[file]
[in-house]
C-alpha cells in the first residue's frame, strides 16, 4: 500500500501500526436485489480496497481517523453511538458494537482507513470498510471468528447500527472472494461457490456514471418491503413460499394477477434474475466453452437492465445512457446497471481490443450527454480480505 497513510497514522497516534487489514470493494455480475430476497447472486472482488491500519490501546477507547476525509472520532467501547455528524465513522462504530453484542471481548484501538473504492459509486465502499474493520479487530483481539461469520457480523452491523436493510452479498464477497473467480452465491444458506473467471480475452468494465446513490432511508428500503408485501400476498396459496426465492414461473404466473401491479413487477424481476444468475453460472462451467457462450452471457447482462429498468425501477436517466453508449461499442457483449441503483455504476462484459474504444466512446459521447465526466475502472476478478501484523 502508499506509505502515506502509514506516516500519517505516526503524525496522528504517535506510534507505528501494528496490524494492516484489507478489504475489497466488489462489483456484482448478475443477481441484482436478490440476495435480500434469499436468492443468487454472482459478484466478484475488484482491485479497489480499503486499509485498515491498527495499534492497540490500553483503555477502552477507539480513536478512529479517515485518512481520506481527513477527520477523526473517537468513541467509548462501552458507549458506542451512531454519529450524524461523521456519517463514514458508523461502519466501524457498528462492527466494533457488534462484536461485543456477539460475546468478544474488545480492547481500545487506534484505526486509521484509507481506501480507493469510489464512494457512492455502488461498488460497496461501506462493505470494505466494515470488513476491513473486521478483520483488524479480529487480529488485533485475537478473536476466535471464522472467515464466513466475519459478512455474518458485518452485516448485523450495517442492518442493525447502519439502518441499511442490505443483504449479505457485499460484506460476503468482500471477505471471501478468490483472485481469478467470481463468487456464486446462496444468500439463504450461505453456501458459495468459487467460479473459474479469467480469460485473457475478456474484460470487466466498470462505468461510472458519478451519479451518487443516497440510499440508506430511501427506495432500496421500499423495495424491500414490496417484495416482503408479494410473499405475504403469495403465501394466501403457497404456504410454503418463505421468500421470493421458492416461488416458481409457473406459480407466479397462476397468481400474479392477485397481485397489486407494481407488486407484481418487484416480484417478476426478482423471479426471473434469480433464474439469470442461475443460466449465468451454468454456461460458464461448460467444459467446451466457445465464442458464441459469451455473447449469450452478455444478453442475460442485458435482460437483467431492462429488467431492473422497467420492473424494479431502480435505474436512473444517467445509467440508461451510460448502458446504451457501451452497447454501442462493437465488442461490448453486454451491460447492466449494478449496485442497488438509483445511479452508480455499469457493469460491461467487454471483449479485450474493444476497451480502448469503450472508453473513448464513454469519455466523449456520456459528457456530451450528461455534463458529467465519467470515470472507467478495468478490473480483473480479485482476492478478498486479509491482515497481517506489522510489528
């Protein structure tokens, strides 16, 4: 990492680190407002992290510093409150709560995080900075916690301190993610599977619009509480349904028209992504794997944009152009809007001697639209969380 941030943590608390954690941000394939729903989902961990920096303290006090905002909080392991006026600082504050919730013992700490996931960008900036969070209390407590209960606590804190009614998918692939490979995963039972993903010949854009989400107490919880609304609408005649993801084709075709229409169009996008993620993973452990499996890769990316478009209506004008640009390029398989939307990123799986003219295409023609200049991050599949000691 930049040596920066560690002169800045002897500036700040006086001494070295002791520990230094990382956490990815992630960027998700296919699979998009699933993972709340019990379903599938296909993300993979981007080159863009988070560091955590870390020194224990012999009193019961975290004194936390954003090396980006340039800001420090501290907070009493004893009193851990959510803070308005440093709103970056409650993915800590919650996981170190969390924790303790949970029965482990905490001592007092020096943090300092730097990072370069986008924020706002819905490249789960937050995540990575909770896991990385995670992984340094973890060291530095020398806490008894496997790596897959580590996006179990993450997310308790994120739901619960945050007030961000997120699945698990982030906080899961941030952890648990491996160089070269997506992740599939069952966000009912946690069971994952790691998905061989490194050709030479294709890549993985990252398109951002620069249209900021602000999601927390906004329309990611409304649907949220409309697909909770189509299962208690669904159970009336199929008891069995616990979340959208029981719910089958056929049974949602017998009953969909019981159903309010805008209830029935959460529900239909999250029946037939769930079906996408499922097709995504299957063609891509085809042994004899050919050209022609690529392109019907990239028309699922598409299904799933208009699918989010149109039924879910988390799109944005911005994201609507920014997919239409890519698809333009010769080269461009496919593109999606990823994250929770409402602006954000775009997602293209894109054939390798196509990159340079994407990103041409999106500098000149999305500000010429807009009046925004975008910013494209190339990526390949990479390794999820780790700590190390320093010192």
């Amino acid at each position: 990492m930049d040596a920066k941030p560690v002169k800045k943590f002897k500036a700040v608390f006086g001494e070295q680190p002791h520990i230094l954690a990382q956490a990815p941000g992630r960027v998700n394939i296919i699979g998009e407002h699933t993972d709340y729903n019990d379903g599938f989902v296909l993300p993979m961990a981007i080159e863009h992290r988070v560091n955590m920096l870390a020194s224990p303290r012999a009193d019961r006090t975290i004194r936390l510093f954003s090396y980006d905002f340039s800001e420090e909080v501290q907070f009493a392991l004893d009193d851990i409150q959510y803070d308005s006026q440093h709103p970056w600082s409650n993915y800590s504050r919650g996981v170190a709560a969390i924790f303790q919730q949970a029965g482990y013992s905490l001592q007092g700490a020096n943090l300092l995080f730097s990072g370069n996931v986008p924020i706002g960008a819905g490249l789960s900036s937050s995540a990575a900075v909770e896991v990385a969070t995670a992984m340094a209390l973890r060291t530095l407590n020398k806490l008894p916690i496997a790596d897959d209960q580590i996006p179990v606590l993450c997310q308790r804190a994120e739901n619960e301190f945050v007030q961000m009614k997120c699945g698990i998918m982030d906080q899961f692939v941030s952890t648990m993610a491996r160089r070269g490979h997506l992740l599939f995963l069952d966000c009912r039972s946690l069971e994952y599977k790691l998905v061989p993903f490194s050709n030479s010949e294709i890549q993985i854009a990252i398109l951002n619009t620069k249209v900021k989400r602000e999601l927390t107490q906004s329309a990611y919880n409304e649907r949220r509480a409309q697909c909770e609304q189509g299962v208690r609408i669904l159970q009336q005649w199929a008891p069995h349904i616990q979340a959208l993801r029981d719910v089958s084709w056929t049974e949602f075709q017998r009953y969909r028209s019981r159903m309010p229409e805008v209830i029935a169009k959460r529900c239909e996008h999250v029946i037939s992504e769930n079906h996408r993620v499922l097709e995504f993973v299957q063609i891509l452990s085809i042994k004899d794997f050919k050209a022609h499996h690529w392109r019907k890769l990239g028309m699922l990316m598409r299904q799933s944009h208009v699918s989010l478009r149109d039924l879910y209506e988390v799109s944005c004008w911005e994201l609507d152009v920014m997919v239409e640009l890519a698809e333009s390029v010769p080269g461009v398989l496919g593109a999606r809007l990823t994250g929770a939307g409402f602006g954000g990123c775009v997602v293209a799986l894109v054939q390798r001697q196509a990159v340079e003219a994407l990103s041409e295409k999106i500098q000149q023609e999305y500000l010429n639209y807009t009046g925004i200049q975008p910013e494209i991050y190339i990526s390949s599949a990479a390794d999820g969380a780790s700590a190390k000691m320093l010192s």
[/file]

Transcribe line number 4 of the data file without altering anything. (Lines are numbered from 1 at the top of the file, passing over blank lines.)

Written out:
């Amino acid at each position: 990492m930049d040596a920066k941030p560690v002169k800045k943590f002897k500036a700040v608390f006086g001494e070295q680190p002791h520990i230094l954690a990382q956490a990815p941000g992630r960027v998700n394939i296919i699979g998009e407002h699933t993972d709340y729903n019990d379903g599938f989902v296909l993300p993979m961990a981007i080159e863009h992290r988070v560091n955590m920096l870390a020194s224990p303290r012999a009193d019961r006090t975290i004194r936390l510093f954003s090396y980006d905002f340039s800001e420090e909080v501290q907070f009493a392991l004893d009193d851990i409150q959510y803070d308005s006026q440093h709103p970056w600082s409650n993915y800590s504050r919650g996981v170190a709560a969390i924790f303790q919730q949970a029965g482990y013992s905490l001592q007092g700490a020096n943090l300092l995080f730097s990072g370069n996931v986008p924020i706002g960008a819905g490249l789960s900036s937050s995540a990575a900075v909770e896991v990385a969070t995670a992984m340094a209390l973890r060291t530095l407590n020398k806490l008894p916690i496997a790596d897959d209960q580590i996006p179990v606590l993450c997310q308790r804190a994120e739901n619960e301190f945050v007030q961000m009614k997120c699945g698990i998918m982030d906080q899961f692939v941030s952890t648990m993610a491996r160089r070269g490979h997506l992740l599939f995963l069952d966000c009912r039972s946690l069971e994952y599977k790691l998905v061989p993903f490194s050709n030479s010949e294709i890549q993985i854009a990252i398109l951002n619009t620069k249209v900021k989400r602000e999601l927390t107490q906004s329309a990611y919880n409304e649907r949220r509480a409309q697909c909770e609304q189509g299962v208690r609408i669904l159970q009336q005649w199929a008891p069995h349904i616990q979340a959208l993801r029981d719910v089958s084709w056929t049974e949602f075709q017998r009953y969909r028209s019981r159903m309010p229409e805008v209830i029935a169009k959460r529900c239909e996008h999250v029946i037939s992504e769930n079906h996408r993620v499922l097709e995504f993973v299957q063609i891509l452990s085809i042994k004899d794997f050919k050209a022609h499996h690529w392109r019907k890769l990239g028309m699922l990316m598409r299904q799933s944009h208009v699918s989010l478009r149109d039924l879910y209506e988390v799109s944005c004008w911005e994201l609507d152009v920014m997919v239409e640009l890519a698809e333009s390029v010769p080269g461009v398989l496919g593109a999606r809007l990823t994250g929770a939307g409402f602006g954000g990123c775009v997602v293209a799986l894109v054939q390798r001697q196509a990159v340079e003219a994407l990103s041409e295409k999106i500098q000149q023609e999305y500000l010429n639209y807009t009046g925004i200049q975008p910013e494209i991050y190339i990526s390949s599949a990479a390794d999820g969380a780790s700590a190390k000691m320093l010192s």